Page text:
It isn’t rare to find Astilbe rubra in a Korean forest. Just like its local name “deer’s urine,” Astilbe rubra has some humor. From its roots, there comes the odd smell, similar to the stench of animal urine. But in fact, the odor is not from Astilbe rubra, but from wild boars in the area that prey on the wildflower. I wonder how our ancestors gave the flower such an original name?
Another plant, Thalictrum baicalense, also earned a bizarre name from our ancestors. The Korean name “baical - pheasant’s legs” sounds very random, but the people from the old days thought the thin roots of the flower looked somewhat like the legs of the bird that has long been loved throughout Korean history. The flower can be found at the plateau of Mount Baekdu, North Korea. It is rarely found in South Korea.
In order to take a closer look, you need to bend down to the ground, since Gentiana zollingeri does not grow any higher than a certain level. These particular plants flower in Gombaeryeong, the mountain between Inje and Yangyang in Gangwon.
When summer arrives, you can no longer celebrate the splendid beauty of this flower. Though people spot Iris odaesanensis on photographs, it is very difficult to find it in the forest. Its height barely reaches 10 centimeters (3.9 inches), so you’ll need to stay vigilant when searching for it. It is no wonder people call the flower the dwarf iris.
The blooms of Convallaria keiskei are all about elegance. Because of their refined and graceful form, it is reported to have won great popularity in Medieval Europe. Also named “lily of the valley,” many people have associated the flower with Saint Mary throughout time. According to the legend, St. Mary’s tears transformed into Convallaria keiskei. The flower is widely used as a fragrant base for perfume.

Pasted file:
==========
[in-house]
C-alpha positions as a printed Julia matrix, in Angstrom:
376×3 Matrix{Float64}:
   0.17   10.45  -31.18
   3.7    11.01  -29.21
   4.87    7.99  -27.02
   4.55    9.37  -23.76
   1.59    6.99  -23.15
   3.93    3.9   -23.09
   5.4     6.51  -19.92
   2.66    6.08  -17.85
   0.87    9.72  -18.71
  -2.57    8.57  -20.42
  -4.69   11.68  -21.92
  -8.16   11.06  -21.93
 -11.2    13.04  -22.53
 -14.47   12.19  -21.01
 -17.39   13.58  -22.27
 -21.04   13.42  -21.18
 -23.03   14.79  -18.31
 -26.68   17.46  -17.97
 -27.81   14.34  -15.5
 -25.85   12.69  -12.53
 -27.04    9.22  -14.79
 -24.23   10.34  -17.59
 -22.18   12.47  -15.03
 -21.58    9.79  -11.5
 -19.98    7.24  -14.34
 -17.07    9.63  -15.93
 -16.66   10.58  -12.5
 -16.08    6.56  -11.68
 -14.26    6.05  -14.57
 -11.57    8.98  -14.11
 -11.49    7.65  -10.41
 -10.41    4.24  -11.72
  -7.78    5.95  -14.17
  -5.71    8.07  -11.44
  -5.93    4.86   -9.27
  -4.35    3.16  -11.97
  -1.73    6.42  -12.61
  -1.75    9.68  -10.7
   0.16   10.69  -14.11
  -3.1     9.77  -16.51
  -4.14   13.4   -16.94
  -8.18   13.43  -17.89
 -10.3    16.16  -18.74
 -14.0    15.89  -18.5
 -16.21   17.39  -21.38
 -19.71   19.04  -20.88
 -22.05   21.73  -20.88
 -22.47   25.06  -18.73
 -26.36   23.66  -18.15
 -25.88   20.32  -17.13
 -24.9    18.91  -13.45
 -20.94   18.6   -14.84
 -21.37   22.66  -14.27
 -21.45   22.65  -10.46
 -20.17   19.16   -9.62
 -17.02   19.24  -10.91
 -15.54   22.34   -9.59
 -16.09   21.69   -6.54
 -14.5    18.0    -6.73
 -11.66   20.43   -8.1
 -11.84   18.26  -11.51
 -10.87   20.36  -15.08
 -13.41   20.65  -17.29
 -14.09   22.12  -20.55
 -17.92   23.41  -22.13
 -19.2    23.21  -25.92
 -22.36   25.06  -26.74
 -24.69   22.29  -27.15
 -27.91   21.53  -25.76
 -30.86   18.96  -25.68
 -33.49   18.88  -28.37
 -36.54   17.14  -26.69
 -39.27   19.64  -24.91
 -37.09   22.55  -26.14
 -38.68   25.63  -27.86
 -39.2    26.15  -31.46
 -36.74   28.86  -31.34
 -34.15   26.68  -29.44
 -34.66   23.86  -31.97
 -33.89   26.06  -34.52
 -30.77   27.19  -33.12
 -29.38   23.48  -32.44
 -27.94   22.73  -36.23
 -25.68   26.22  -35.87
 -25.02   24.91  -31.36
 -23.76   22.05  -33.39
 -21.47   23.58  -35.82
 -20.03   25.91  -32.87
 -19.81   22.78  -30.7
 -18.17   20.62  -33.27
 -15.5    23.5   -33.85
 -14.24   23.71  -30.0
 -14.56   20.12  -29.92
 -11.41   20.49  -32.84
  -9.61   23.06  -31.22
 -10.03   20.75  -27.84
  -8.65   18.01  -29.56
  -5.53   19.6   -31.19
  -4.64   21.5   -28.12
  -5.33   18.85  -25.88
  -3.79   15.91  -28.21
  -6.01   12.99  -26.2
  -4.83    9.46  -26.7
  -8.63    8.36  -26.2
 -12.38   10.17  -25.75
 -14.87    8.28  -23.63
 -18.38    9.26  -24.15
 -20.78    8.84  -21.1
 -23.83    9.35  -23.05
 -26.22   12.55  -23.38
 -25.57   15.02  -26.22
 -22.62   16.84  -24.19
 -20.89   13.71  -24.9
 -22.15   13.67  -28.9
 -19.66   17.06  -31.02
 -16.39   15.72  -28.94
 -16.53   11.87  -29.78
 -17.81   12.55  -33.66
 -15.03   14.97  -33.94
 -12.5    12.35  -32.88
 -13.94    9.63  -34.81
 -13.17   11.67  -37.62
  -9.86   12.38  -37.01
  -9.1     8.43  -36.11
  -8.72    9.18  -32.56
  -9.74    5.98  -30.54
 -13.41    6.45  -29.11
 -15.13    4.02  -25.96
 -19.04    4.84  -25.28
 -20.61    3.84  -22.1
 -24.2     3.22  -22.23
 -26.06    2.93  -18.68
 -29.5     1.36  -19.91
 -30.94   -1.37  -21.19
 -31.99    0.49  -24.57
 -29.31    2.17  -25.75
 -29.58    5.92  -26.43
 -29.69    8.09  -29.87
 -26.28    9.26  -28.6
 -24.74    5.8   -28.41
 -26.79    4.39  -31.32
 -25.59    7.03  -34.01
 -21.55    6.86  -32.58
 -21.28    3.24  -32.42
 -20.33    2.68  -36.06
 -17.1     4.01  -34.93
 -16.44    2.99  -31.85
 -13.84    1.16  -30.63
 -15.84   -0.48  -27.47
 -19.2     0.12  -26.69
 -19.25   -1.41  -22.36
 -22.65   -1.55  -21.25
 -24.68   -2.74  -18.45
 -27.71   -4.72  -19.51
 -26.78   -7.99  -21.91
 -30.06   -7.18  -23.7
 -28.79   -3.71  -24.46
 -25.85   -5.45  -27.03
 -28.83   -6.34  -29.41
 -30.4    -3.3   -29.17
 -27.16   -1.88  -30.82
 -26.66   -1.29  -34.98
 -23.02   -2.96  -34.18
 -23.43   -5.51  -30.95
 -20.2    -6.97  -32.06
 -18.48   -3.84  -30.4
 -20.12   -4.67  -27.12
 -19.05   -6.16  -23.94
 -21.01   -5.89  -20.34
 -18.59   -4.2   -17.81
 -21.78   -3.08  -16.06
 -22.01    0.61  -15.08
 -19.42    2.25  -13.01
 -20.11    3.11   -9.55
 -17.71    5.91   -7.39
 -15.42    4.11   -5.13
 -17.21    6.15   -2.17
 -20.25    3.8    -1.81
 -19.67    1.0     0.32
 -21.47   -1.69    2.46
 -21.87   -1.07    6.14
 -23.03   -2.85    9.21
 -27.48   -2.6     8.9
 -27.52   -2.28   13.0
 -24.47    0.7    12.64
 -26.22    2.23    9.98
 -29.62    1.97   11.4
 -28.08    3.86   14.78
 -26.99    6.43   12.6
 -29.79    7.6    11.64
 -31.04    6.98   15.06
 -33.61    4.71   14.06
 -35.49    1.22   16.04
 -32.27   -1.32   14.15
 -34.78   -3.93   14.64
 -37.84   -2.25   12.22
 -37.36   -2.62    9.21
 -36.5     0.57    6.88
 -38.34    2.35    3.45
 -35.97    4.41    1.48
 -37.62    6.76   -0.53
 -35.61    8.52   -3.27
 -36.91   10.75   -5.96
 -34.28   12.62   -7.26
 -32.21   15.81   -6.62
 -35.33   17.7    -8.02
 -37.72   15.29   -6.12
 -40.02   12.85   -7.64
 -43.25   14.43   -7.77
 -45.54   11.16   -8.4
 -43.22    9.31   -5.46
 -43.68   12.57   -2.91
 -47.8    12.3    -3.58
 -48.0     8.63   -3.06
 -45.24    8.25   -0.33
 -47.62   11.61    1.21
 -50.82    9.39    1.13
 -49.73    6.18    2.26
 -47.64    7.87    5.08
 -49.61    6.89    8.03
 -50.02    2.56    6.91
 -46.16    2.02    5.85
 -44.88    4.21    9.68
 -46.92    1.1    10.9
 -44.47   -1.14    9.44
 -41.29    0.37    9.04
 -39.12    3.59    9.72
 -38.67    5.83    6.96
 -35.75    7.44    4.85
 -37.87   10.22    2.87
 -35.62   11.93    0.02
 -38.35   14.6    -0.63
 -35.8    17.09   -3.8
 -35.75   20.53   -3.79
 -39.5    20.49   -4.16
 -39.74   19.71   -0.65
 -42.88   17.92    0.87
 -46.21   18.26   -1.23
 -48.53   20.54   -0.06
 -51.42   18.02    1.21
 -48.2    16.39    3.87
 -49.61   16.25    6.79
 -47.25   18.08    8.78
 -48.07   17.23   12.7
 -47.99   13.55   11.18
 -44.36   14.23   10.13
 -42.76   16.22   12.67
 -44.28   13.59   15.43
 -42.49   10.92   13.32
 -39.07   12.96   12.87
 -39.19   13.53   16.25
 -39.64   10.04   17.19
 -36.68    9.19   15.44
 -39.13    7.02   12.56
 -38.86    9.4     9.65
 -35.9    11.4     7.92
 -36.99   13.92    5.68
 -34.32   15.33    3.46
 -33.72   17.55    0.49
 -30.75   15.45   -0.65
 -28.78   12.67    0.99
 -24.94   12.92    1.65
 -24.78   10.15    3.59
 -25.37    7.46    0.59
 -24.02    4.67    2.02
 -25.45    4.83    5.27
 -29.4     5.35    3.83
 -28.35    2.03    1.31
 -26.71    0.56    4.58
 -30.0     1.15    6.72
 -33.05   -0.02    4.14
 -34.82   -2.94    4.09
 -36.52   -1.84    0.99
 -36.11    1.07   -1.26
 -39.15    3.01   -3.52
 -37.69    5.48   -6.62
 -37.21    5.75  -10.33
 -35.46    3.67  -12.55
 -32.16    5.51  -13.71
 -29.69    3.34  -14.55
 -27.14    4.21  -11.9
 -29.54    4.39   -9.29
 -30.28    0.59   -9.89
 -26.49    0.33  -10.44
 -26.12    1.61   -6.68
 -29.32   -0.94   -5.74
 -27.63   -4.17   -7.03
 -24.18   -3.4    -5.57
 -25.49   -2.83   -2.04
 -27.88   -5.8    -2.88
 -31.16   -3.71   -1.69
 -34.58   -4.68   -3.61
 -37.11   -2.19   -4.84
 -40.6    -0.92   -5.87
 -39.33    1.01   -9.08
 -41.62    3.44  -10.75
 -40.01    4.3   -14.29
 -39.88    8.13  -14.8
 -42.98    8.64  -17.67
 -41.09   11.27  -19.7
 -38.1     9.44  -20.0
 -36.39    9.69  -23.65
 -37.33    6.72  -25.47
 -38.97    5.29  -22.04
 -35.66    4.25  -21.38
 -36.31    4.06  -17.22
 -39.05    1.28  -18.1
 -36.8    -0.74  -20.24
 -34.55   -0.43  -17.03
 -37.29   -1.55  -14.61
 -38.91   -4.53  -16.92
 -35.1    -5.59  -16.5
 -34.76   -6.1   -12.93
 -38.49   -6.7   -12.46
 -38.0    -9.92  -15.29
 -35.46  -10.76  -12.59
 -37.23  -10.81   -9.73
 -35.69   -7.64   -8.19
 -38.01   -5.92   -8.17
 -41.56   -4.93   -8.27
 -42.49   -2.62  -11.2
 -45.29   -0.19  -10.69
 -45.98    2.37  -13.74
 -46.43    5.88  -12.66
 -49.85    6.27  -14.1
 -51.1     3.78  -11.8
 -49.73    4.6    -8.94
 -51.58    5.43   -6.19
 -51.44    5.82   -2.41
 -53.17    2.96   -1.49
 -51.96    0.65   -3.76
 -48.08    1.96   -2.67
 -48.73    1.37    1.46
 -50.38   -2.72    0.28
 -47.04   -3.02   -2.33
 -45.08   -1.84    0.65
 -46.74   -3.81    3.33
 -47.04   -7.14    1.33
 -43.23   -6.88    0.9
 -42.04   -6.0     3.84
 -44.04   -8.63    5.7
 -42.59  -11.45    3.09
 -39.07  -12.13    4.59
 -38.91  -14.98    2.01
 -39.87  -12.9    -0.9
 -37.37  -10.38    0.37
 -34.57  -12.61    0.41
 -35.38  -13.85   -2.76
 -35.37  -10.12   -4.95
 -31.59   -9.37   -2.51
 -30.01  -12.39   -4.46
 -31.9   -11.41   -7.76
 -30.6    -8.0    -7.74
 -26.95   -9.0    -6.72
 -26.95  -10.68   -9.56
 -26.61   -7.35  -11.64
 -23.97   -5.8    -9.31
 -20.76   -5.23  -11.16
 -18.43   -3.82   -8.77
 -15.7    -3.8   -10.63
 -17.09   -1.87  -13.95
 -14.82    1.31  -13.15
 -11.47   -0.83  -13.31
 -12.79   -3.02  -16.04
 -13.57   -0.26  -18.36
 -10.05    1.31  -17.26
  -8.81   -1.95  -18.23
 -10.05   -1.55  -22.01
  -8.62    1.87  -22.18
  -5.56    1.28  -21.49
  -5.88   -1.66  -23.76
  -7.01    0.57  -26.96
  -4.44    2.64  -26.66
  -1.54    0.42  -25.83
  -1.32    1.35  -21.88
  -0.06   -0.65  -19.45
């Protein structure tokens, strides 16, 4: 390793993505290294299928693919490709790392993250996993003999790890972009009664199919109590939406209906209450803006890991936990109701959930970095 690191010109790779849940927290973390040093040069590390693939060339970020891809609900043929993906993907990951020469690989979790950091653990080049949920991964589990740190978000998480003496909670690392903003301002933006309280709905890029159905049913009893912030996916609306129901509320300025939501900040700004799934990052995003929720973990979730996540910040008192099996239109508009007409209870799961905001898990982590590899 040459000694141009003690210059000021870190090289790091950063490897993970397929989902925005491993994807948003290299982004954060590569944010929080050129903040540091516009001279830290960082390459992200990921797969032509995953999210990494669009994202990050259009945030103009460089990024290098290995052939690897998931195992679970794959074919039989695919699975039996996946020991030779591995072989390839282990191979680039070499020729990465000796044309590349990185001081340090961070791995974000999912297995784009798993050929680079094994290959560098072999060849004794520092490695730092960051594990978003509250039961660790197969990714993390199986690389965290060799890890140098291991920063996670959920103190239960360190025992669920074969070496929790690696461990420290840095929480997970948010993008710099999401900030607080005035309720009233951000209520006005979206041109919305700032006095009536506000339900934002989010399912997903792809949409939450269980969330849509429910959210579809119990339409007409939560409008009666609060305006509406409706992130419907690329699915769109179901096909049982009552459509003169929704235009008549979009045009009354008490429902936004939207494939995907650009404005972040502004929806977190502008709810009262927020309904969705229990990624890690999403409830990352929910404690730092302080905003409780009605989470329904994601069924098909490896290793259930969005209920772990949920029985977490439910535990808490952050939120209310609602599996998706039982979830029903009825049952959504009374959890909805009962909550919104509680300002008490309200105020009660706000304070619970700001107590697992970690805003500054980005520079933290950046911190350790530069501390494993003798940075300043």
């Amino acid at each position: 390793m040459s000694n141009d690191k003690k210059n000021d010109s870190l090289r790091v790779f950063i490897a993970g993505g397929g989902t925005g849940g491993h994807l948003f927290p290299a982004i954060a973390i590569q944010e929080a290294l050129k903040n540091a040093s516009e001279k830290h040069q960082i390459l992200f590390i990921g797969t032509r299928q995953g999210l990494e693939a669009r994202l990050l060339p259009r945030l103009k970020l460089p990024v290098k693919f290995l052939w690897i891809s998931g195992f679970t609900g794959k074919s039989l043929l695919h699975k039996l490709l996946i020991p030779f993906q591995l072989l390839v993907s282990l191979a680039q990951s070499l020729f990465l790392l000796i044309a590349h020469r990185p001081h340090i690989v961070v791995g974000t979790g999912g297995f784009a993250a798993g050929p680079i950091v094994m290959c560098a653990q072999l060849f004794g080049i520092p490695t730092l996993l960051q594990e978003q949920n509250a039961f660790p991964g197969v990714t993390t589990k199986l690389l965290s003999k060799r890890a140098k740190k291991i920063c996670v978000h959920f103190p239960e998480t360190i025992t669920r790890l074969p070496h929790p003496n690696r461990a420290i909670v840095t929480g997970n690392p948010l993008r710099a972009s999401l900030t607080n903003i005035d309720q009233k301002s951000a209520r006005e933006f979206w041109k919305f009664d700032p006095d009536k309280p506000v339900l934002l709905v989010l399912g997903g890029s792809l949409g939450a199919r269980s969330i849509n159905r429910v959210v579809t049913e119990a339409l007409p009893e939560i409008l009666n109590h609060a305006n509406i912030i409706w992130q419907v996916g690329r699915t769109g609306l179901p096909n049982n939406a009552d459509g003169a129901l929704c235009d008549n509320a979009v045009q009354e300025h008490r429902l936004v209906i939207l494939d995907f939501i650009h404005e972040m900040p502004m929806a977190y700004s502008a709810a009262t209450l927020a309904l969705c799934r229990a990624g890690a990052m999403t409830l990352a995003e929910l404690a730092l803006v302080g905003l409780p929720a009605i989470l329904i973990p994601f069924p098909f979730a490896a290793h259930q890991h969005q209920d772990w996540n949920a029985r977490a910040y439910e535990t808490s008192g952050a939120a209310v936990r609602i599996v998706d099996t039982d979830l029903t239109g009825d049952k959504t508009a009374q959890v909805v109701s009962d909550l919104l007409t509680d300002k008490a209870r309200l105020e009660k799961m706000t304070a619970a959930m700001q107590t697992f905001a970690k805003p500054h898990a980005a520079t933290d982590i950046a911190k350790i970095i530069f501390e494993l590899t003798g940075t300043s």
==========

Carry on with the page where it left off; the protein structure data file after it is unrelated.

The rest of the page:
The plain look of Arisaema amurense makes people misunderstand it, thinking it is a common weed, but the flower is widely known for its medicinal use, especially in mainland China. You can find it in the shade of the forest, but be sure to stay away from it: Arisaema amurense is poisonous. When its roots are dried, it can be used to treat coughs and tumors.
Korean legends say that Lychnis coronaria was first born in the spot where a young monk froze to death after waiting for his older mentor who went down the mountain to find something to eat. Lychnis dwells around small temples in the mountains. Just like its Korean name, “young monk flower,” the wide petals resemble the cute smiles of children.
It is always marvelous to see the swaying Arabis on the highlands of a Korean mountain, where the flower’s sheer snow-white color dazzles visitors’ eyes. When the plant is in full maturity, it gets as tall as 30 centimeters, but the petals are still no bigger than your little finger. When you visit a mountain, make sure to get a closer look at this one.
BY SON MIN-HO [email@example.com]
More in Features
Suspended pastor has one regret from time at queer festival — not smiling more
Culture Minister says a 'new normal' can't be avoided
After a 50-day quarantine, this Covid survivor has learned it all
[Shifting the Paradigm] Who fills in the gaps during a pandemic?
[Shifting the Paradigm] Has Covid-19 changed the meaning of onstage forever?